Sustainable Fisheries: International Trade, Trade Policy and Regulatory Issues

The expiry of the United Nations Millennium Development Goals (MDGs) in 2015 and recent launch of the UN 2030 Agenda for Sustainable Development includes a specific goal (Goal 14) on conserving and sustainably using oceans, seas and marine resources.

The Sustainable Development Goals (SDGs) are accompanied by several management-related targets on fish. They denote the strong aspirations of the global community at the highest political level to prioritise and focus attention on restoring the health and resilience of our oceans and resources, including fish, over the next 15 years.

This accord presents a new opportunity, but also some challenges for the international community to mobilise actions. These actions must be considered within the myriad of fishing-related instruments, including fisheries partnership agreements and trade agreements, so as to concretely and significantly arrest the ‘tragedy of commons’ in fish today and instead transform the situation into a ‘triumph of commons’ for fish in the future.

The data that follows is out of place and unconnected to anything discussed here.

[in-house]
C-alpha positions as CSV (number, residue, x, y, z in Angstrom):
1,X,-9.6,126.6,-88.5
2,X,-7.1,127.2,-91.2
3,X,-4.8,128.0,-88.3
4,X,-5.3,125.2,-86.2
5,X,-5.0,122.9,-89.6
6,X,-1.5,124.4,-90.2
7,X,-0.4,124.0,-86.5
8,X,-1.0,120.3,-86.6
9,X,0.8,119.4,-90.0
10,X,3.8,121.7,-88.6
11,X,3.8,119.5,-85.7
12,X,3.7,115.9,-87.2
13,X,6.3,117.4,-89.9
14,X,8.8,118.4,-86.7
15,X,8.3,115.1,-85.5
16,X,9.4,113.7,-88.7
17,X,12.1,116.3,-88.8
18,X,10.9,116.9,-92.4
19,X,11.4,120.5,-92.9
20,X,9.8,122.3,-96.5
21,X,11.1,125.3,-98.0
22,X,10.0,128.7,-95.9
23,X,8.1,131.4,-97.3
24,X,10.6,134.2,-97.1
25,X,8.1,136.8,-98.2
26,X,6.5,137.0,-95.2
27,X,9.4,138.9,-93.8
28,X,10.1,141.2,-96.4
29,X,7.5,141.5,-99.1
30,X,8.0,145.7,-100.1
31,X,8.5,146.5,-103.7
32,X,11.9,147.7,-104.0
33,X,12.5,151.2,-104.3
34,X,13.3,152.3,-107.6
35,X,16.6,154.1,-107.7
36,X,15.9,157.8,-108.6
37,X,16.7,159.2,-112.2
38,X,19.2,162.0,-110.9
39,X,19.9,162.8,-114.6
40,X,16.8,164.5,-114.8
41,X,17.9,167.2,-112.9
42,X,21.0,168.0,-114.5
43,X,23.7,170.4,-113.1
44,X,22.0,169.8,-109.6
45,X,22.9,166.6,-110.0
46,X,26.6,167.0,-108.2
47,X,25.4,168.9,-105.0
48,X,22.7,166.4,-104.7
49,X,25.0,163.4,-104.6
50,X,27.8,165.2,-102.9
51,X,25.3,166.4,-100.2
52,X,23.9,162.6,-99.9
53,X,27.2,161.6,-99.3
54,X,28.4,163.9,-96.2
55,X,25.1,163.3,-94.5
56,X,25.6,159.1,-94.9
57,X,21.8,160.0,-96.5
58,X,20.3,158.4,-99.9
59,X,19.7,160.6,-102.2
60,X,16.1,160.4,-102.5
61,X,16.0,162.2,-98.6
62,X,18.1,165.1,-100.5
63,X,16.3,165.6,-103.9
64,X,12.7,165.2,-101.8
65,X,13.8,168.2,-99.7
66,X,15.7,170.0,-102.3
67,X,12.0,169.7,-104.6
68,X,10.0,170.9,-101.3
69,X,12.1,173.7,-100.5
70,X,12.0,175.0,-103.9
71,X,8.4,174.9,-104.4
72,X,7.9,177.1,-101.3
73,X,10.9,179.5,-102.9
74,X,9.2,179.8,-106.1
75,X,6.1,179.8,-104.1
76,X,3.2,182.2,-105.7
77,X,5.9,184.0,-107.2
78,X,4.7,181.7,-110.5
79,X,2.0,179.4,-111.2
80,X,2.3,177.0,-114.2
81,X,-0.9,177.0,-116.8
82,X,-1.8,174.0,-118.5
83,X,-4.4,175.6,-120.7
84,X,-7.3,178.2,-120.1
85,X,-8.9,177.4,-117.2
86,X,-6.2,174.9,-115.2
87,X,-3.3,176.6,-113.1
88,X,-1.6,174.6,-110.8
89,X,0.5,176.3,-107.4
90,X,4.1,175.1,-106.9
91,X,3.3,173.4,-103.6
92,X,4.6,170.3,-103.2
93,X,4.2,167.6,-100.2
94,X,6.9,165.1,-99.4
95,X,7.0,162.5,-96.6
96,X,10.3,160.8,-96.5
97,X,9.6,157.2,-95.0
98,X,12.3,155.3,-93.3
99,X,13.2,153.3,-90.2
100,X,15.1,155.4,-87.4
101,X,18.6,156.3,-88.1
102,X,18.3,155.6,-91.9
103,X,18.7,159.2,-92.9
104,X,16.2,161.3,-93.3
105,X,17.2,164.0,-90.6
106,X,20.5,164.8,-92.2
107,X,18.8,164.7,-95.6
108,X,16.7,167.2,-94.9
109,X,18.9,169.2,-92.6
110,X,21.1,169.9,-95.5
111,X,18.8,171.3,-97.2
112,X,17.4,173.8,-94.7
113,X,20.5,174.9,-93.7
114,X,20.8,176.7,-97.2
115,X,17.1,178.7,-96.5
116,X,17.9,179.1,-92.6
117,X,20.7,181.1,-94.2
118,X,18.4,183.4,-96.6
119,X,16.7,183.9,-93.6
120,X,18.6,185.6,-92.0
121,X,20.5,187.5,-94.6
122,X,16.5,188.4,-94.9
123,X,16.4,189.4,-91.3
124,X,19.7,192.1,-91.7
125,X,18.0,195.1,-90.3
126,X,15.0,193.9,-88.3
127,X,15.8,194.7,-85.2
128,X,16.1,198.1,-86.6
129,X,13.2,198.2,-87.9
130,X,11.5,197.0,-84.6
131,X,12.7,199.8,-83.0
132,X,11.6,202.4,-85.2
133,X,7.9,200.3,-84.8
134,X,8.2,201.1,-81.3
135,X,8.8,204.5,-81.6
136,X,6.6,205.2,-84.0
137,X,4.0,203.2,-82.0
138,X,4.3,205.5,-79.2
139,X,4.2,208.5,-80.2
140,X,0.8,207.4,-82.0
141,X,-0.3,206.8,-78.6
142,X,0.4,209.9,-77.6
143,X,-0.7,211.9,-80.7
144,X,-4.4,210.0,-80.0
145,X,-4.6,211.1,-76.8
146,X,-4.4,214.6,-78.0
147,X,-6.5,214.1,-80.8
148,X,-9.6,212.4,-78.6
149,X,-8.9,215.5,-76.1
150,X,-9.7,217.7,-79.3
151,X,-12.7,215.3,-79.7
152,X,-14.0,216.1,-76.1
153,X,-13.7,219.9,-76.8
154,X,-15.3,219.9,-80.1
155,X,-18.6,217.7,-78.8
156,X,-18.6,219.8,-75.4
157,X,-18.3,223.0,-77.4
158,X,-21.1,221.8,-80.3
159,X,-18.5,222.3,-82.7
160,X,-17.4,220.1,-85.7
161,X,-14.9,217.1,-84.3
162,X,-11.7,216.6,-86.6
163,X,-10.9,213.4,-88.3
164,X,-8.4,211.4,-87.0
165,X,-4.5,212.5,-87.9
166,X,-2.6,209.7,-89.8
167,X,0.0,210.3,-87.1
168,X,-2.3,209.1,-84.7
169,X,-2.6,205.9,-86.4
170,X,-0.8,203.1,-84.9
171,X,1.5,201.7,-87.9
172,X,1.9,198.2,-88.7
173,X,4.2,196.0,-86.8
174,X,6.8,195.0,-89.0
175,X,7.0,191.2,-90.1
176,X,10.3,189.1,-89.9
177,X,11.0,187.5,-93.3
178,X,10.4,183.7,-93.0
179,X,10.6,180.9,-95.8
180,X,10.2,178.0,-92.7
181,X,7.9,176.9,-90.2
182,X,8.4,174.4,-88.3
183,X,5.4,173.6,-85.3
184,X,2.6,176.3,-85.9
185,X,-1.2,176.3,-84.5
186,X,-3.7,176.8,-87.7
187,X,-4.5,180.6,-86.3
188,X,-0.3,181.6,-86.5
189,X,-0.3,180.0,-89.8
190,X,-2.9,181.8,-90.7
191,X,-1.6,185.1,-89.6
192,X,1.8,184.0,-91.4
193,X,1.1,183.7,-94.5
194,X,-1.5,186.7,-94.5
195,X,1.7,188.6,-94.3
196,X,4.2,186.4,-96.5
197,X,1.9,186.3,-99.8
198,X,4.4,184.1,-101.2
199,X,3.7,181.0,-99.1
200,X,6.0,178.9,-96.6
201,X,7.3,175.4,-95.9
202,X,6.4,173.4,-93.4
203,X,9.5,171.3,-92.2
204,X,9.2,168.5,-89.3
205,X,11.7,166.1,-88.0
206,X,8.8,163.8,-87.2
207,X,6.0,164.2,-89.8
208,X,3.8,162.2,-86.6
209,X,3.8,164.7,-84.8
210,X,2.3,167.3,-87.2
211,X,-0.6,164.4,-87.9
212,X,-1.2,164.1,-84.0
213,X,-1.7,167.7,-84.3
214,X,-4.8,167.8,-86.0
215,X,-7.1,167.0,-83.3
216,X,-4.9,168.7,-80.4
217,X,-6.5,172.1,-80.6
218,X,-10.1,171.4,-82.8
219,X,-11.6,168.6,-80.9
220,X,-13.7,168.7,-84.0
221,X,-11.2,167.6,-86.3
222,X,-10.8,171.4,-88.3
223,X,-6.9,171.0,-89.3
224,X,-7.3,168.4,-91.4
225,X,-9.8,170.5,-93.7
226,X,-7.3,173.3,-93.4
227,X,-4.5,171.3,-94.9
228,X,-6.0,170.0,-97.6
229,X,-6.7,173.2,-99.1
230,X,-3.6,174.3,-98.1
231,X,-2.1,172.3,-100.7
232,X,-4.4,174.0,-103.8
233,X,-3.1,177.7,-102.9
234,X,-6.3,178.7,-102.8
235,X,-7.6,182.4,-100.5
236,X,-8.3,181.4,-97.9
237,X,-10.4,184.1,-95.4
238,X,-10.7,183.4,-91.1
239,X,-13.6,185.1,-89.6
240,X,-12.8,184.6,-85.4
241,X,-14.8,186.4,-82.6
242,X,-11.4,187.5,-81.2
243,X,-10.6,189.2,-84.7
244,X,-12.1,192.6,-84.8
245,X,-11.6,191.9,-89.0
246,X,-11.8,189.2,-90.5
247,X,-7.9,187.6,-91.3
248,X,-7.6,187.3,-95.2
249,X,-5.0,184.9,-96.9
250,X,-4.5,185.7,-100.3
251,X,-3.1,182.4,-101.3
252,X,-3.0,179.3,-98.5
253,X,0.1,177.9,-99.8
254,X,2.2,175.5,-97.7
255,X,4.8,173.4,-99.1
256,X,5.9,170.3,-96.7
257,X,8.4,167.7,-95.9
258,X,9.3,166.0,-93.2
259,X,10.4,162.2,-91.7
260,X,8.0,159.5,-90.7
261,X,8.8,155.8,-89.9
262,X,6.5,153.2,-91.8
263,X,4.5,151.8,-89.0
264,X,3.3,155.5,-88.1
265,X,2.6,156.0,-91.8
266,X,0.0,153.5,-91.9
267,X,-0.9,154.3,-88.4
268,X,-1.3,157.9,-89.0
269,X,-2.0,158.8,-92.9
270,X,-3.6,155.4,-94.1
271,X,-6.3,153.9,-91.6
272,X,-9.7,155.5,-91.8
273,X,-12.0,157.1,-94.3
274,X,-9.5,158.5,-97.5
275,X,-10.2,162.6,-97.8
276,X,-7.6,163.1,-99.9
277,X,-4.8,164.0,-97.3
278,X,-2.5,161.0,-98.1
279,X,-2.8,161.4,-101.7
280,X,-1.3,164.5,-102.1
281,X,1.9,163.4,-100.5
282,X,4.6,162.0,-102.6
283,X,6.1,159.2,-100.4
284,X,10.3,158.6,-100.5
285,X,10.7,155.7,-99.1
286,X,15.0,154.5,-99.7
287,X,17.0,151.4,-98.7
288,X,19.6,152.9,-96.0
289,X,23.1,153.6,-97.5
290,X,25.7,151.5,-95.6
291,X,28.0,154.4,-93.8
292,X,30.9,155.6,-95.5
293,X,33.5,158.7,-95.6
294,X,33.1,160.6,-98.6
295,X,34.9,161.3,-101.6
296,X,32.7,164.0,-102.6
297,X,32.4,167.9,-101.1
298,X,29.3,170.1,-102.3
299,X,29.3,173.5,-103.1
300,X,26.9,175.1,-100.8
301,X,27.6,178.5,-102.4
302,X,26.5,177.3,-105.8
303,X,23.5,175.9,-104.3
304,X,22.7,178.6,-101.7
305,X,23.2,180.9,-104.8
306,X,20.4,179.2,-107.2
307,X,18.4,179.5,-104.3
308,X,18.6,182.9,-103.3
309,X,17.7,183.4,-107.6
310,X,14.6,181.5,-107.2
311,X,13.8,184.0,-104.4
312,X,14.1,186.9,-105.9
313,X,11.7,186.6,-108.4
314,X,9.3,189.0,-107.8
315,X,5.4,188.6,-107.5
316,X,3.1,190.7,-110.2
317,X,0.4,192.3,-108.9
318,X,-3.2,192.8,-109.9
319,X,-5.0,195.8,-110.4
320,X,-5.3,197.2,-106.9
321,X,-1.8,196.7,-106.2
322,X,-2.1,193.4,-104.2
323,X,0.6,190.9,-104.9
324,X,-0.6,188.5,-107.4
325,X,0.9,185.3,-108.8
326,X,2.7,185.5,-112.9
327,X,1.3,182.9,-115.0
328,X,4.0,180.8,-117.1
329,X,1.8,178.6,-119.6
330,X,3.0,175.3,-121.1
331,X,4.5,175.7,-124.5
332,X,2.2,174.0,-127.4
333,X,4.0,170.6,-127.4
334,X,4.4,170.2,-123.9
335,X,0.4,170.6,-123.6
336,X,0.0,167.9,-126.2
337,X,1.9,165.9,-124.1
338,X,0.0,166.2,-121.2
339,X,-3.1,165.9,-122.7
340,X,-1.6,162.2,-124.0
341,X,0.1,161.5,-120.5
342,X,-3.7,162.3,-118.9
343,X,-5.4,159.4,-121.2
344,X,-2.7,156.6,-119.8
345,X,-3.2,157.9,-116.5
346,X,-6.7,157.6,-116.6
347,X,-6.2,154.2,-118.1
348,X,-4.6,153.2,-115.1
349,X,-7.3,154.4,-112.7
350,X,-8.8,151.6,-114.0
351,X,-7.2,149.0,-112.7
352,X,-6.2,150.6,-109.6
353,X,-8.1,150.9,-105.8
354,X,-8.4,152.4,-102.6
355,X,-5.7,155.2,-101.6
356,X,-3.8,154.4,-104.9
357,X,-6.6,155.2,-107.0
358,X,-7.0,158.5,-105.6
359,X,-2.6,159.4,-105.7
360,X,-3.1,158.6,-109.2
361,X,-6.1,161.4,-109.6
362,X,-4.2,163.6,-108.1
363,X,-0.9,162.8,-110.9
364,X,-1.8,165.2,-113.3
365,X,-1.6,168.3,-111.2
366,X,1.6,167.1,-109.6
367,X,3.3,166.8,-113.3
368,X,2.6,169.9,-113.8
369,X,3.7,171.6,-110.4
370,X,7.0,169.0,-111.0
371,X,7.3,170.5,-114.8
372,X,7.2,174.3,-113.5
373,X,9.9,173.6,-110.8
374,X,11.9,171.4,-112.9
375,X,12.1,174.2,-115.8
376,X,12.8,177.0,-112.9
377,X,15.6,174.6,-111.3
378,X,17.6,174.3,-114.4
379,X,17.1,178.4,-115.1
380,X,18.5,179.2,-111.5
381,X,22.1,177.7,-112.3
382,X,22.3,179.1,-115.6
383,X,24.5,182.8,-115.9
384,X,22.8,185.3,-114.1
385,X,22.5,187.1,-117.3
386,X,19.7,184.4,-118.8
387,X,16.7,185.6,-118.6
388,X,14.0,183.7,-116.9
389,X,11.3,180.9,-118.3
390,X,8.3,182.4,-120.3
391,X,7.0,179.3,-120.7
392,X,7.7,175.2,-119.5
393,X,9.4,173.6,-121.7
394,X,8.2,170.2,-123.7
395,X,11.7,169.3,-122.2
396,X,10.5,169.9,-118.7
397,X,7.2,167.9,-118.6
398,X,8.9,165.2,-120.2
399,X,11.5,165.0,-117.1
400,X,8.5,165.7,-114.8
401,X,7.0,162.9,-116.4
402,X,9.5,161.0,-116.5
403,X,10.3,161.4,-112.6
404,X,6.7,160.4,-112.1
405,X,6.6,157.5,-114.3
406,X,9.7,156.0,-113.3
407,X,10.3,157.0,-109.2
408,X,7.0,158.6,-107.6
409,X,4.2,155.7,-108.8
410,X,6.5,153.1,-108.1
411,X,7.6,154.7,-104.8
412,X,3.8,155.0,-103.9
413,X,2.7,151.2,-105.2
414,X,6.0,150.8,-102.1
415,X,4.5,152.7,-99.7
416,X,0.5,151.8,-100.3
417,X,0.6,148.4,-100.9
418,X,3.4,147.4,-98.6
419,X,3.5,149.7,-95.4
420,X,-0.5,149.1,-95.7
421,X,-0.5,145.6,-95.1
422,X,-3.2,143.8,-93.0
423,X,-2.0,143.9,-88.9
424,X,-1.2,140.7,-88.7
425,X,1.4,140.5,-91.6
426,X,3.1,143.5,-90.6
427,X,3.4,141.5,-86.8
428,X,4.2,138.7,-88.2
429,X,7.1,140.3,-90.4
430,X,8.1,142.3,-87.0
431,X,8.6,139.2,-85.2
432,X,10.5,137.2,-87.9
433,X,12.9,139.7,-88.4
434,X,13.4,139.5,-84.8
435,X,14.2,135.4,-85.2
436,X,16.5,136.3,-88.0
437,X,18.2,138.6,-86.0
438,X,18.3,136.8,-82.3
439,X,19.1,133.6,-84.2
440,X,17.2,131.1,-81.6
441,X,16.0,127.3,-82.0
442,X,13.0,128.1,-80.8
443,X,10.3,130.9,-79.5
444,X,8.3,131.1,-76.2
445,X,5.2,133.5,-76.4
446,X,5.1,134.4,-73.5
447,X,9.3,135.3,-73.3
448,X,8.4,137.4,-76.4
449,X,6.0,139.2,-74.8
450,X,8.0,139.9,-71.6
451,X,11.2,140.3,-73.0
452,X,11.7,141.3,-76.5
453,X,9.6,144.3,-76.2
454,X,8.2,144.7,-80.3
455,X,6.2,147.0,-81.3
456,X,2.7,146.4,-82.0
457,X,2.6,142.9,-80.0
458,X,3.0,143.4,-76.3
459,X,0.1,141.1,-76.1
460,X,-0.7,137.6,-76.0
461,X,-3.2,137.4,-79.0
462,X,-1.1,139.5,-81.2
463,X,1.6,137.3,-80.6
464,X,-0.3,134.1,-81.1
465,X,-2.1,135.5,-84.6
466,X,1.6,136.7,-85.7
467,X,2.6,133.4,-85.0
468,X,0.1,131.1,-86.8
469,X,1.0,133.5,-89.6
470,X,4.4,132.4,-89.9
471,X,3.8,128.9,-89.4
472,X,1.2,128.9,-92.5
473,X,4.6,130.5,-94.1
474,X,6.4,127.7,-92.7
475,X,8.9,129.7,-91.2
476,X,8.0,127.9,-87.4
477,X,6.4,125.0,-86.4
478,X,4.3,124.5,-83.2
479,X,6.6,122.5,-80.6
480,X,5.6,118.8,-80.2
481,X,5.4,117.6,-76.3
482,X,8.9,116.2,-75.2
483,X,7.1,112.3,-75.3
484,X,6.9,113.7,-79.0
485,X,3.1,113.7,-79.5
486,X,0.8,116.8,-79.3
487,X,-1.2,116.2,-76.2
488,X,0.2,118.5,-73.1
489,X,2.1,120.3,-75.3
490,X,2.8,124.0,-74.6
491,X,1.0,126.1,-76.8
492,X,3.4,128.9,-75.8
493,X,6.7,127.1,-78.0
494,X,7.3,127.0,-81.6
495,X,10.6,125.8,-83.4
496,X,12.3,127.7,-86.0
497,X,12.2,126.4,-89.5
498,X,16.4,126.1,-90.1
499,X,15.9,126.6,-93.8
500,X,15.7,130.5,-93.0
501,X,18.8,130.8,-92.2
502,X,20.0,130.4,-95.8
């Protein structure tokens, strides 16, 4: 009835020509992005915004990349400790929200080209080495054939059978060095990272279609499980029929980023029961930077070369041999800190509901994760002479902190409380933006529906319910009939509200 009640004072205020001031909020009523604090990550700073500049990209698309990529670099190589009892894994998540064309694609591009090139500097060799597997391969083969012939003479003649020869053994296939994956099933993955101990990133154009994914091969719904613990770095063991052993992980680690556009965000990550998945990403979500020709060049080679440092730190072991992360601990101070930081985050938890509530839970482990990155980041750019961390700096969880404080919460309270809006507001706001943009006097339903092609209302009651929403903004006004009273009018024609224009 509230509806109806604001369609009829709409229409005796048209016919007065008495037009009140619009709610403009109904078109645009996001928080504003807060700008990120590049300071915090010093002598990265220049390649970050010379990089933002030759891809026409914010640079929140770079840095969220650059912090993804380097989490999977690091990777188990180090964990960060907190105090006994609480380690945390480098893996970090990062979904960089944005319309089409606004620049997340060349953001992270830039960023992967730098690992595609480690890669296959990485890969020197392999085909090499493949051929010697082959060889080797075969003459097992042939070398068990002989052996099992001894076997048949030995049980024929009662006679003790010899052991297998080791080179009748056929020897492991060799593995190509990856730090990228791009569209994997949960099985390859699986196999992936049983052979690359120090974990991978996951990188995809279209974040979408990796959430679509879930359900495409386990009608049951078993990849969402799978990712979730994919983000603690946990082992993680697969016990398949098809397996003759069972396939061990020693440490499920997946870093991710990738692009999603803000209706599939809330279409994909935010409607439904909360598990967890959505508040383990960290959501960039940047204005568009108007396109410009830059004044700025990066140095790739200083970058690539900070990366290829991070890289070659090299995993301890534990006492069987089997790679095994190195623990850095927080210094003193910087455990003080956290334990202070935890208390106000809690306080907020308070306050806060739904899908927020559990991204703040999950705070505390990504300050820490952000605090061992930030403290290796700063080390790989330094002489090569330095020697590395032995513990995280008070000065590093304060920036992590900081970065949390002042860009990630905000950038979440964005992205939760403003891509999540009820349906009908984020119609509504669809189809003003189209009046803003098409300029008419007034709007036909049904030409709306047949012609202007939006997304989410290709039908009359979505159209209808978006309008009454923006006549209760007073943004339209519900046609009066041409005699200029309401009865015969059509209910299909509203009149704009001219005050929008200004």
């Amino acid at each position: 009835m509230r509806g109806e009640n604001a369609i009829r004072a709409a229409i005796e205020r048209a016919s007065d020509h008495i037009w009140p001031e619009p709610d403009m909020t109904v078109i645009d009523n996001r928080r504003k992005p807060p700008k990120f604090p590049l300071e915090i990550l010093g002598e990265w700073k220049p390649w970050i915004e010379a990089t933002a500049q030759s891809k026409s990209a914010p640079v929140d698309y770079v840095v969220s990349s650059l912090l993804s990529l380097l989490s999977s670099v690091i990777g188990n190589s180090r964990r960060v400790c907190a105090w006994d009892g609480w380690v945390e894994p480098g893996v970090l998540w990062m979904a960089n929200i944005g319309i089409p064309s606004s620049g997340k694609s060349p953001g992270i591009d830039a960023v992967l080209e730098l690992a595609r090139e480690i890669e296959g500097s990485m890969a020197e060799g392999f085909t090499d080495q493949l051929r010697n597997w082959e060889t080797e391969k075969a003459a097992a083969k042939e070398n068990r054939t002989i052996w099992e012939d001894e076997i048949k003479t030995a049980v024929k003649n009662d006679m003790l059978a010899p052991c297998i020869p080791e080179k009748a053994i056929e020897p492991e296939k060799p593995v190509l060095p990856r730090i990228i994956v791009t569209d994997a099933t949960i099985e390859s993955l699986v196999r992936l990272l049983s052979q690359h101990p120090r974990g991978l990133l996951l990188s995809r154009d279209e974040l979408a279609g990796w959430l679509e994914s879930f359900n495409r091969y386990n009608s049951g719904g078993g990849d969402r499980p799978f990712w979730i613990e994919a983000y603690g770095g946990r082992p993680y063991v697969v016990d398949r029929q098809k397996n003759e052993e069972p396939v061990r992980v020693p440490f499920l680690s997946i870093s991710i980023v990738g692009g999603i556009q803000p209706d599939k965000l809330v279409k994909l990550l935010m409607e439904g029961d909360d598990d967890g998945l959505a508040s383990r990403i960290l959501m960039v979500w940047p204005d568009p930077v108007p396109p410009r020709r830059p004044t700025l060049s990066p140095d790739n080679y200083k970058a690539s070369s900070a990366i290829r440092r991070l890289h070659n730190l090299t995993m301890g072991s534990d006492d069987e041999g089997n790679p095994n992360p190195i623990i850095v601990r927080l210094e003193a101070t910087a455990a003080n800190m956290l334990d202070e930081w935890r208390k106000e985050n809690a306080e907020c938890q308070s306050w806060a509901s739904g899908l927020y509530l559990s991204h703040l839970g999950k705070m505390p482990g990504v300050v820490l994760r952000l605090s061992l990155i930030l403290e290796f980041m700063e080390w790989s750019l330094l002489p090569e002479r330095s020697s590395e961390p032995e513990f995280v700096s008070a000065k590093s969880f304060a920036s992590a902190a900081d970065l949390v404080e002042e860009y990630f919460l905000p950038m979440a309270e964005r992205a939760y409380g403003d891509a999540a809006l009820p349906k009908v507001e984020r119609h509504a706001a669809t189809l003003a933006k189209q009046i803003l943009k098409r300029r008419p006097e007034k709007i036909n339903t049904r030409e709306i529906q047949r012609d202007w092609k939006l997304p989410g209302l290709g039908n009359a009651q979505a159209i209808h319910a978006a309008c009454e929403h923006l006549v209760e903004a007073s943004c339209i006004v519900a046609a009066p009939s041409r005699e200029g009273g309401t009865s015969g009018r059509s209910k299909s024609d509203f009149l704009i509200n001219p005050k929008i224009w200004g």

In presenting the argument for this change, this note is structured as follows.

  • In Section 2, we review the relevance and importance of sustainable fisheries management.

  • In Section 3, we make reference to the new global agenda on oceans and fisheries, including the 2030 Agenda for Sustainable Development.

  • Further to outlining this overarching framework, in Section 4 we proceed to review market access (tariffs) and market entry regulatory (non-tariff) measures and certification on raw fish and processed fish products; this includes a review of World Trade Organization (WTO) negotiations under the Doha Round to liberalise fish trade and address harmful fish subsidies.

  • In Section 5, we review measures to address destructive fish practices especially illegal, unreported and unregulated fishing.

  • In Section 6, we refer to complementary fish management arrangements.

  • Finally, we conclude with a transformative agenda for future sustainable fisheries and how to turn the current tragedy of the commons into a triumph.